Why Skin Color Captures Inequality Better Than Census Ethnoracial Identification in Latin America

Wednesday, July 16, 2014: 3:42 PM
Room: 417
Oral Presentation
Fernando URREA-GIRALDO , Universidad del Valle, Cali, Colombia
Edward TELLES , Sociology, Sociology Department, Princeton, NJ
René FLORES , Phd Student Princeton University, Princeton, NJ
Why Skin Color Captures Inequality Better than Census Ethnoracial Identification in Latin America

Edward Telles*, René D. Flores* and Fernando Urrea-Giraldo**

* Princeton University

** Universidad del Valle (Colombia)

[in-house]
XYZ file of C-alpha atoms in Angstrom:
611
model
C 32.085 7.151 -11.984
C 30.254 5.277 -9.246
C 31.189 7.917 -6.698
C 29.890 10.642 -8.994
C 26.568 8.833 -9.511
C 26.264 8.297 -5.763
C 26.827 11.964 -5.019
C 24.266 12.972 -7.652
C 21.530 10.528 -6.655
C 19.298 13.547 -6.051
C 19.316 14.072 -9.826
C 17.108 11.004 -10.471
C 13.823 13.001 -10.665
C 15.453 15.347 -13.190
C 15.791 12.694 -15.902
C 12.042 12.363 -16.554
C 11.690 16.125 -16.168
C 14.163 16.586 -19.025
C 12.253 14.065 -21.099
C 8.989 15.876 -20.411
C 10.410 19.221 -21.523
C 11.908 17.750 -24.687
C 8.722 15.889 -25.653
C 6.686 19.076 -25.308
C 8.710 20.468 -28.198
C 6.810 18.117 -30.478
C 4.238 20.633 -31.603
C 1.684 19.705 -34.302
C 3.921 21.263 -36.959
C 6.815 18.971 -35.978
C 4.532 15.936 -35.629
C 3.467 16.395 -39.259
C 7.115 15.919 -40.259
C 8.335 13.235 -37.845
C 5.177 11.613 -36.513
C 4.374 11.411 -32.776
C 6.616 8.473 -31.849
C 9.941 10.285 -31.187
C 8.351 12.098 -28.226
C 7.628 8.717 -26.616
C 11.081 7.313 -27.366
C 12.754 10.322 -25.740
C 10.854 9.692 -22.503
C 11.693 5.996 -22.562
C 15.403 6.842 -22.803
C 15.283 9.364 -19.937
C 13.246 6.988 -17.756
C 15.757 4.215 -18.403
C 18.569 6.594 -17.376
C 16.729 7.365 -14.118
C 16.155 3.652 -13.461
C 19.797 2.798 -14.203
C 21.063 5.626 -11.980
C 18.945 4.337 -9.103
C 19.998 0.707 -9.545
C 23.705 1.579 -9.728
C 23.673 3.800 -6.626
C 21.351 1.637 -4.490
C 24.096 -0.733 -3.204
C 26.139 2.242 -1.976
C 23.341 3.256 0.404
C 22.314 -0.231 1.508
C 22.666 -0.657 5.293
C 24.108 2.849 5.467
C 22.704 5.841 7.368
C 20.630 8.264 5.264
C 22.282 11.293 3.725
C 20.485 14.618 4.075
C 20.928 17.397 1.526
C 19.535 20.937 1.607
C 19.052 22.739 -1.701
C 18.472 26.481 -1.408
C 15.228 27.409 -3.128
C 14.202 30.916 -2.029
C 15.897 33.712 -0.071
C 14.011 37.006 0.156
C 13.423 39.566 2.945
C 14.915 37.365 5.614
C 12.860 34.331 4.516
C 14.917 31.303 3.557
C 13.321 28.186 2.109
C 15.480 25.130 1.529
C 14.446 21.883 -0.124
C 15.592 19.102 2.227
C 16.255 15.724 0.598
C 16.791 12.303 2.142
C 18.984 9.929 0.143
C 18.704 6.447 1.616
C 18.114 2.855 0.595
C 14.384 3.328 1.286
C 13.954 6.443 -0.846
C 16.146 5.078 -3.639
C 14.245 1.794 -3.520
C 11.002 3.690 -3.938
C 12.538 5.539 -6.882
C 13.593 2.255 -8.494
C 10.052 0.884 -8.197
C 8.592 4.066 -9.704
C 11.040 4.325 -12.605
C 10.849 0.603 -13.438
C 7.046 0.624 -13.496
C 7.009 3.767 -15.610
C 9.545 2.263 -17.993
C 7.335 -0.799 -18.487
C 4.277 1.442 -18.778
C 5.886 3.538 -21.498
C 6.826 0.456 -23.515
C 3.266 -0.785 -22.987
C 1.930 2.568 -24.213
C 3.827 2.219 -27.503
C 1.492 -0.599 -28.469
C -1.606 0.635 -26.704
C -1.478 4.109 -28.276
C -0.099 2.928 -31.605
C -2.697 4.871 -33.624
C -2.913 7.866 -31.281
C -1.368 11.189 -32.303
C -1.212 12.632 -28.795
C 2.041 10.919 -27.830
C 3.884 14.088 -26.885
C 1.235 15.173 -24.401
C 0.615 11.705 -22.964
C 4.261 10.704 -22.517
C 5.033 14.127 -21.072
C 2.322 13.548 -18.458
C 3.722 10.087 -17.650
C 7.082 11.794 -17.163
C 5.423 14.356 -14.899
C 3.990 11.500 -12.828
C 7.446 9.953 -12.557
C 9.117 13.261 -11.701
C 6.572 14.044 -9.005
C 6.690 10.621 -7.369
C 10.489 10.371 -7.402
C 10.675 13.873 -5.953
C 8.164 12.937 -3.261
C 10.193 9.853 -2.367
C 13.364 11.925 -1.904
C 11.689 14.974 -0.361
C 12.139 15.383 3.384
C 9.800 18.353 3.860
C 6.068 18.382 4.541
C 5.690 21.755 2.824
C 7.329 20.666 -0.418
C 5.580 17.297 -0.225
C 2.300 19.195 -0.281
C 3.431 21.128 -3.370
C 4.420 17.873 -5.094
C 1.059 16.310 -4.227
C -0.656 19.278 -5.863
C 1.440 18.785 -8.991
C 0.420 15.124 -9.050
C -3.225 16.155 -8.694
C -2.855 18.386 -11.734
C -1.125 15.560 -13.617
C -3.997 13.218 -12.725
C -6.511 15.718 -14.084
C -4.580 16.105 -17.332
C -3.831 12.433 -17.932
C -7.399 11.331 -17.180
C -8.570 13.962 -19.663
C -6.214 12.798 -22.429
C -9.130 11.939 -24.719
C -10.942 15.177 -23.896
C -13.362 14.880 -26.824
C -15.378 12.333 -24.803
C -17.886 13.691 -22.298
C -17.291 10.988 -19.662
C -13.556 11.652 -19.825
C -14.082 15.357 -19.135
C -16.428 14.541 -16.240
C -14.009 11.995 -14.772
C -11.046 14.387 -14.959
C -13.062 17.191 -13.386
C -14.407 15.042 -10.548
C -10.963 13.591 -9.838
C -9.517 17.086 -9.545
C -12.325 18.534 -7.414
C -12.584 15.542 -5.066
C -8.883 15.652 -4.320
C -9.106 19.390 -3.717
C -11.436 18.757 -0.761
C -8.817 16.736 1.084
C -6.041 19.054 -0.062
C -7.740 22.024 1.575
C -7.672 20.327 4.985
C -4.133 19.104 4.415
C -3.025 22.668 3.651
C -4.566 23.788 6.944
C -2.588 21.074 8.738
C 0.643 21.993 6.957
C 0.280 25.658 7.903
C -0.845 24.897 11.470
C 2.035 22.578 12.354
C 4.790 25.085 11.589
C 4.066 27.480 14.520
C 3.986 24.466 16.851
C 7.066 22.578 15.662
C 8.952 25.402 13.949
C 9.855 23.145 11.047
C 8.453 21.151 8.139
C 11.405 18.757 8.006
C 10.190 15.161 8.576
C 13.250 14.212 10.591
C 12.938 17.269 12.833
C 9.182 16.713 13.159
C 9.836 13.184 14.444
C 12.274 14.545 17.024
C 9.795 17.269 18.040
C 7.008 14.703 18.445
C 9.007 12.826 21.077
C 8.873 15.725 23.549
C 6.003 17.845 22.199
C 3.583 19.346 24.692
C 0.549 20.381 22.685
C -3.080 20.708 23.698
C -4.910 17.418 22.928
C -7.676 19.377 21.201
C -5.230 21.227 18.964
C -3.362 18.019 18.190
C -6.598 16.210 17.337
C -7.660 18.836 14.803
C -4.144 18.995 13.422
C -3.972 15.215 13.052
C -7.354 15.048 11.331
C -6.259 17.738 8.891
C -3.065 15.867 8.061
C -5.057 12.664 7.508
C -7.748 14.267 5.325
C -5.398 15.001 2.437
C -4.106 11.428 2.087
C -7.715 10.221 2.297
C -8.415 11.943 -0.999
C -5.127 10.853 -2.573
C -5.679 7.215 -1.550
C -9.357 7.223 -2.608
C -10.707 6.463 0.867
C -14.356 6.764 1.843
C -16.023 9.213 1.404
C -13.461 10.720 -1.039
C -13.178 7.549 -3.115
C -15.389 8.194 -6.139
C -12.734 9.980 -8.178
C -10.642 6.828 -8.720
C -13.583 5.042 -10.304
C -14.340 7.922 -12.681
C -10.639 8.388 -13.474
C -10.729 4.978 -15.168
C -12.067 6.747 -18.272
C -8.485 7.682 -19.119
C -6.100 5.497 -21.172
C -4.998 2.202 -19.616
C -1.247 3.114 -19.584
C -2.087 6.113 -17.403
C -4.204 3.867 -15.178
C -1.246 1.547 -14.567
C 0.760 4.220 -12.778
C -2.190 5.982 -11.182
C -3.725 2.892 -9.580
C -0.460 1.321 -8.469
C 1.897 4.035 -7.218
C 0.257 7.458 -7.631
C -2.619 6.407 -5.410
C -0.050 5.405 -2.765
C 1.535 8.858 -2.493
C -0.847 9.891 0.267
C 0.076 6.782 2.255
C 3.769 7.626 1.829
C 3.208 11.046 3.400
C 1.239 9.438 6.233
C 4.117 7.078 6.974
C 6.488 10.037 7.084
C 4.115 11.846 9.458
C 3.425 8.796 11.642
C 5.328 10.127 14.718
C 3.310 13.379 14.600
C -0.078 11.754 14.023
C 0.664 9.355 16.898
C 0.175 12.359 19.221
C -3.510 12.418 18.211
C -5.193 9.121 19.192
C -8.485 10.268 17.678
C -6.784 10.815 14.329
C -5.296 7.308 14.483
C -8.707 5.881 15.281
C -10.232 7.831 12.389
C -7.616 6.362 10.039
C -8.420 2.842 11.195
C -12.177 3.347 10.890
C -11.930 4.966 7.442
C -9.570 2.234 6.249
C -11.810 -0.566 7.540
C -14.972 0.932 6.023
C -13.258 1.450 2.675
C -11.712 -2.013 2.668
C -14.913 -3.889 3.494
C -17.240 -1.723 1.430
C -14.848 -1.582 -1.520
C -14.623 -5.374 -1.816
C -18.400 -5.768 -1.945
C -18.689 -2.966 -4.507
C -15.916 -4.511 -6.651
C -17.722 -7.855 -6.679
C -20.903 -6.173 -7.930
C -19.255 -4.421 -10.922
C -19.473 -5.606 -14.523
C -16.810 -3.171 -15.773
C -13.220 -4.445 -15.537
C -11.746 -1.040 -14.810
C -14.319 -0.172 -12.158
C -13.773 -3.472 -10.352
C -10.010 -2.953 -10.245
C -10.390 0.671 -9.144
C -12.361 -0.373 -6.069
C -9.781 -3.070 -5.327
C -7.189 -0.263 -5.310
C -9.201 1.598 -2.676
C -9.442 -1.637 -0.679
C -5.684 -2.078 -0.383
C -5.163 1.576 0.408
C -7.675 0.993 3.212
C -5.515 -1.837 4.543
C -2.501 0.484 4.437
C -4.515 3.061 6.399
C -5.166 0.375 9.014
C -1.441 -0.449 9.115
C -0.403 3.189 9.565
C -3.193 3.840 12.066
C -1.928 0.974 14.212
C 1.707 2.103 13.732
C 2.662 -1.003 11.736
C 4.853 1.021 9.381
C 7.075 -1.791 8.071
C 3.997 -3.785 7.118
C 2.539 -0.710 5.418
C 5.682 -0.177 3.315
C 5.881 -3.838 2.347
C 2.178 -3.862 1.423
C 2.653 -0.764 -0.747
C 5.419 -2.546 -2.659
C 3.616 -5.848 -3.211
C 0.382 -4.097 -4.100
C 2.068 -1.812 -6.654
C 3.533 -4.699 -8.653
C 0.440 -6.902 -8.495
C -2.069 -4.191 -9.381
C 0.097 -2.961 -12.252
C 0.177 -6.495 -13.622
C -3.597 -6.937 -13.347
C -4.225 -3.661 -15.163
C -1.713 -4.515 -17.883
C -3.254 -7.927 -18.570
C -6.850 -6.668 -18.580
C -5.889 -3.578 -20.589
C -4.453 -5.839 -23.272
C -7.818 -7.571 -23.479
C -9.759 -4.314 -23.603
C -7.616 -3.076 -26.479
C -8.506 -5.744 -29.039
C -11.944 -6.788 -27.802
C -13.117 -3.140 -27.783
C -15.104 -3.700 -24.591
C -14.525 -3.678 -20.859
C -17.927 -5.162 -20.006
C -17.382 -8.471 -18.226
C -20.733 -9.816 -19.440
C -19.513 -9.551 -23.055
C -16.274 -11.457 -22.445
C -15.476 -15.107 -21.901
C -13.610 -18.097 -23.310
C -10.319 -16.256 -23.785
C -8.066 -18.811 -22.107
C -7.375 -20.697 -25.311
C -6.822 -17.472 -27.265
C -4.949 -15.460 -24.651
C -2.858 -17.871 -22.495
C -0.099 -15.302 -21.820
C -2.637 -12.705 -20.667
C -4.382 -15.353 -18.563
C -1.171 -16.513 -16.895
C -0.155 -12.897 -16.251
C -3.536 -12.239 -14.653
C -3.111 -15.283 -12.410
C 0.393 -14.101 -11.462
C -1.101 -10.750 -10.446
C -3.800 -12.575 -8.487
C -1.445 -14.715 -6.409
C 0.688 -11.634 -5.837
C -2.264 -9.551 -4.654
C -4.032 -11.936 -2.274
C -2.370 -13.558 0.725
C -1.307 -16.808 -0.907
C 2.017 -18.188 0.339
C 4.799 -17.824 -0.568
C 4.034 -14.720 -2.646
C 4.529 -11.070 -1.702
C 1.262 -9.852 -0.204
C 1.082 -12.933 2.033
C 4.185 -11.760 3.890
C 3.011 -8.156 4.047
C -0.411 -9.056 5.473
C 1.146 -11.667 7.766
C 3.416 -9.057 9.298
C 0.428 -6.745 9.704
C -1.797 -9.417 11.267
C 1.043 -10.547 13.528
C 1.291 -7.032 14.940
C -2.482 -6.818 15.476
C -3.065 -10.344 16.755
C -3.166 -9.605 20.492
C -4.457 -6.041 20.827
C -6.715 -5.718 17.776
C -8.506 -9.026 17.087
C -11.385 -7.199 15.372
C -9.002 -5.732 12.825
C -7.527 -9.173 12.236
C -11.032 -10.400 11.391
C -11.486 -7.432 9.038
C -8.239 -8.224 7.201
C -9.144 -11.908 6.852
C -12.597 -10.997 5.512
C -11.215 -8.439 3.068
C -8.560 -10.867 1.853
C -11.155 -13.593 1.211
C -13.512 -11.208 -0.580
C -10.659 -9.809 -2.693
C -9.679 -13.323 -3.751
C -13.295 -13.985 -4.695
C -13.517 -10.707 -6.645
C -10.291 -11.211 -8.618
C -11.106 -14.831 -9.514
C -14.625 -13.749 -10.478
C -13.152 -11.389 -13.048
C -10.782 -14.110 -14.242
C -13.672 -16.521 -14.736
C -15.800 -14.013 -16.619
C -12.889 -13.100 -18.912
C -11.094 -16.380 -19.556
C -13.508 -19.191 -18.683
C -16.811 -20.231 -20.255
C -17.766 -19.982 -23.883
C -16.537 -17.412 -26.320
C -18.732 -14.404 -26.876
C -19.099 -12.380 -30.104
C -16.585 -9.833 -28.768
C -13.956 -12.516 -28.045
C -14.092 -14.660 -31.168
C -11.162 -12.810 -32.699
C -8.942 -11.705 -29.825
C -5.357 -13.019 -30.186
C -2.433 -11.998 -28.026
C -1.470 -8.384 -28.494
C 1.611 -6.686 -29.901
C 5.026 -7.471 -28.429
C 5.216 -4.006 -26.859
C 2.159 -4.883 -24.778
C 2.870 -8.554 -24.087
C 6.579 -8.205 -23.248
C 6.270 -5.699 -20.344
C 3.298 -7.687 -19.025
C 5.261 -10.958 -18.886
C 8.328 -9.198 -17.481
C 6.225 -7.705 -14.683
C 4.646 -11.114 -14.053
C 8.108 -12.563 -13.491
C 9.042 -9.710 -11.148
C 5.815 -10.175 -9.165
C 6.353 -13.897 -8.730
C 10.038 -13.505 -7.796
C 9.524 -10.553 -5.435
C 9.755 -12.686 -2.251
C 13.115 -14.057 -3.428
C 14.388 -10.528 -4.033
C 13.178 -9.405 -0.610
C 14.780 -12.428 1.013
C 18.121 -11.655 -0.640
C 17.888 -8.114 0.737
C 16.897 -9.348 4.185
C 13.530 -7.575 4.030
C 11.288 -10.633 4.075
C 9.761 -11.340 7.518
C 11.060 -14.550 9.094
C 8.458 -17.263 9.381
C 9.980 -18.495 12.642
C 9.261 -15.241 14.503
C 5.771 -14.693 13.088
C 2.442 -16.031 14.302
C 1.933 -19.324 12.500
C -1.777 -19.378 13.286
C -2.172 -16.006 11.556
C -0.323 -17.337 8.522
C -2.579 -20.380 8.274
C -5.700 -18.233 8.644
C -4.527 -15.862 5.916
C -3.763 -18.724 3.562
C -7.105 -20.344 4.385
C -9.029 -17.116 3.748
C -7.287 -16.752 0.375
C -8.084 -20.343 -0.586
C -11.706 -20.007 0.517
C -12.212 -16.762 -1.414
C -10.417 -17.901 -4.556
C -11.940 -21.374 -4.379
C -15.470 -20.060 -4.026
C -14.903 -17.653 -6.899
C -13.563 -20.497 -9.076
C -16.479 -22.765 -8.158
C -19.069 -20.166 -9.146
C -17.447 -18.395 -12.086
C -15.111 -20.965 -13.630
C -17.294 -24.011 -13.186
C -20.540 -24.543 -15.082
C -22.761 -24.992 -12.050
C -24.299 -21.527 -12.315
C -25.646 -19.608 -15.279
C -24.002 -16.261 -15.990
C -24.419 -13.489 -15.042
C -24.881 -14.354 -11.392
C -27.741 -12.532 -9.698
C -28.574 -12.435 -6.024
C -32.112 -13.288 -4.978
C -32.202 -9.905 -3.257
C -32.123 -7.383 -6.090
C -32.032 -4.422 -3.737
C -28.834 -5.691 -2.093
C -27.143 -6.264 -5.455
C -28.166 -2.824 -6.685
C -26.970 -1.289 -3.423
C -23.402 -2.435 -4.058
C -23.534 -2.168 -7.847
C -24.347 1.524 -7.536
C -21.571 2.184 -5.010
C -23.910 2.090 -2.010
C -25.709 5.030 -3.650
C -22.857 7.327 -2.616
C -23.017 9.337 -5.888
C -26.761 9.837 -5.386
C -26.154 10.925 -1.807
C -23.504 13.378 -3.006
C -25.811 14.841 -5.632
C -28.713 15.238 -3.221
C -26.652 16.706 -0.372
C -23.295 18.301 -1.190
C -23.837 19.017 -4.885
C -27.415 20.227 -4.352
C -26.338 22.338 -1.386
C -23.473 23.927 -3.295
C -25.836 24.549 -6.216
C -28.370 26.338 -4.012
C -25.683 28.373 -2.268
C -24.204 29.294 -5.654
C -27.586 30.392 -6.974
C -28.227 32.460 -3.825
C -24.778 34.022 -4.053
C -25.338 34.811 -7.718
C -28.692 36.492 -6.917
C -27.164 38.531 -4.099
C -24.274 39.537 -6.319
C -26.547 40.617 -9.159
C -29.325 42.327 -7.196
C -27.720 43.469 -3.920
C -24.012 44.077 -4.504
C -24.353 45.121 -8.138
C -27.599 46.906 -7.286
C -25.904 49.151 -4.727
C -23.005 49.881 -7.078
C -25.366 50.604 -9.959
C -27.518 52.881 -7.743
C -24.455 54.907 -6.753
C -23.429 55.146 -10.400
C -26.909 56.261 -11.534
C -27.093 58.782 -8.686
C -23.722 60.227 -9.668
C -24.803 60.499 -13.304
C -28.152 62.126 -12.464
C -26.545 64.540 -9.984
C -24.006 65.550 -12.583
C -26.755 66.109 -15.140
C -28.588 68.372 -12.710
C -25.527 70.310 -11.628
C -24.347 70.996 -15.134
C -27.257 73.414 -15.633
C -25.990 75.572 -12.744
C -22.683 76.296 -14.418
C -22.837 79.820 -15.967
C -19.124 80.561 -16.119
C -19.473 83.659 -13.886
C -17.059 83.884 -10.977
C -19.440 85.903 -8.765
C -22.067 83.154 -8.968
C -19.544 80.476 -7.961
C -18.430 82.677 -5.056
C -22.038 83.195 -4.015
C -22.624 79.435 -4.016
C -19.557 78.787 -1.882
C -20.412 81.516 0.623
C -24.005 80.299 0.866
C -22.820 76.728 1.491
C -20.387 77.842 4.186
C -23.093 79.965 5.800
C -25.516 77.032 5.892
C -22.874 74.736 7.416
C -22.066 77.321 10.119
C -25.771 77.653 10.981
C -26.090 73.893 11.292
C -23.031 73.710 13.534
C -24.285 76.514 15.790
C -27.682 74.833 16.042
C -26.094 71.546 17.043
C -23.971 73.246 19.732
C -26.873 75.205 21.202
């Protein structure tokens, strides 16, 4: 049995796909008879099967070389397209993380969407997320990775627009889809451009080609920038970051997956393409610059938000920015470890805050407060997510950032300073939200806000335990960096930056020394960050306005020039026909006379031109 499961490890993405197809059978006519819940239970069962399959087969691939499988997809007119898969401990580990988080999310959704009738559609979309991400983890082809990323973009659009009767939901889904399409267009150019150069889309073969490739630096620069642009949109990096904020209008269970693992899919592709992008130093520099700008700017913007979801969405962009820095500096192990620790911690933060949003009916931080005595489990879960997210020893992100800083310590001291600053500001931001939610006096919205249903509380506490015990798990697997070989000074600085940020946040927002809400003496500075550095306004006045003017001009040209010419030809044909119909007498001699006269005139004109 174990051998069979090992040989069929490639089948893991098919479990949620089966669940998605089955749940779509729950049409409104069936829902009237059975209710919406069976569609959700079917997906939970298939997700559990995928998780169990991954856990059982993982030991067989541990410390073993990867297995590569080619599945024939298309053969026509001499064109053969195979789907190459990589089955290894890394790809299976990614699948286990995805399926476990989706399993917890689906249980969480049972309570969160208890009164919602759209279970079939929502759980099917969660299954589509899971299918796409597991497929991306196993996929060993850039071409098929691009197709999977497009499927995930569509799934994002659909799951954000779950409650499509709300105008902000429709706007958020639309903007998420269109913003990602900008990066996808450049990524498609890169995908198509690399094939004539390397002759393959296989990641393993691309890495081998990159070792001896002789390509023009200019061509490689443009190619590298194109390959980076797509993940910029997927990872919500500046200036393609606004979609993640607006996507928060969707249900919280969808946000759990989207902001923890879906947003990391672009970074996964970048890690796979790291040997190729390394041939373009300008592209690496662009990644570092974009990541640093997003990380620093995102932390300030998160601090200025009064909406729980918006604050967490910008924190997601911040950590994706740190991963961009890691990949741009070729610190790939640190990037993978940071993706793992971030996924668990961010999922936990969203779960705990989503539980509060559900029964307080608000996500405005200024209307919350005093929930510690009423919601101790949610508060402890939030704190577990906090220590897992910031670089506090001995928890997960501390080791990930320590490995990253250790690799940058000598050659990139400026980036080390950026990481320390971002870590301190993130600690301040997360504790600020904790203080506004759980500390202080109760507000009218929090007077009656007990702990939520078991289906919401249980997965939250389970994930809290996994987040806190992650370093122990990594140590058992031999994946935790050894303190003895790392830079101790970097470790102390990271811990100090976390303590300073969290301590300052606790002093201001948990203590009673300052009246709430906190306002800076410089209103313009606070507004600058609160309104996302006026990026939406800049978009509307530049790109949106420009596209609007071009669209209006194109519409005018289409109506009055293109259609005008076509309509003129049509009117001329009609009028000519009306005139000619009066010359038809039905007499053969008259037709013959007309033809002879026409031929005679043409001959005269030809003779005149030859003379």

For the first time in modern history and with the region’s turn to multiculturalism, most Latin American censuses now ask respondents to identify by race or ethnicity. These new data allow researchers to systematically examine ethnoracial inequalities, which have long been ignored or denied.  However, reliance on census ethnoracial categories could be problematic because of classification ambiguity in the region and because the categories themselves may hide racial heterogeneity. To overcome this, we modeled the relation between skin color as well as census ethnoracial categories and educational inequality, using innovative data from the 2010 America’s Barometer from the Latin American Public Opinion Project (LAPOP) and 2010 surveys from the Project on Ethnicity and Race in Latin America (PERLA). We found that skin color was strongly related to educational inequality in all examined nations (Bolivia, Brazil, Colombia, Dominican Republic, Ecuador, Guatemala, Mexico and Peru), even after controlling for parental occupation and other factors. On the other hand, ethnoracial identification was a weaker and less consistent predictor.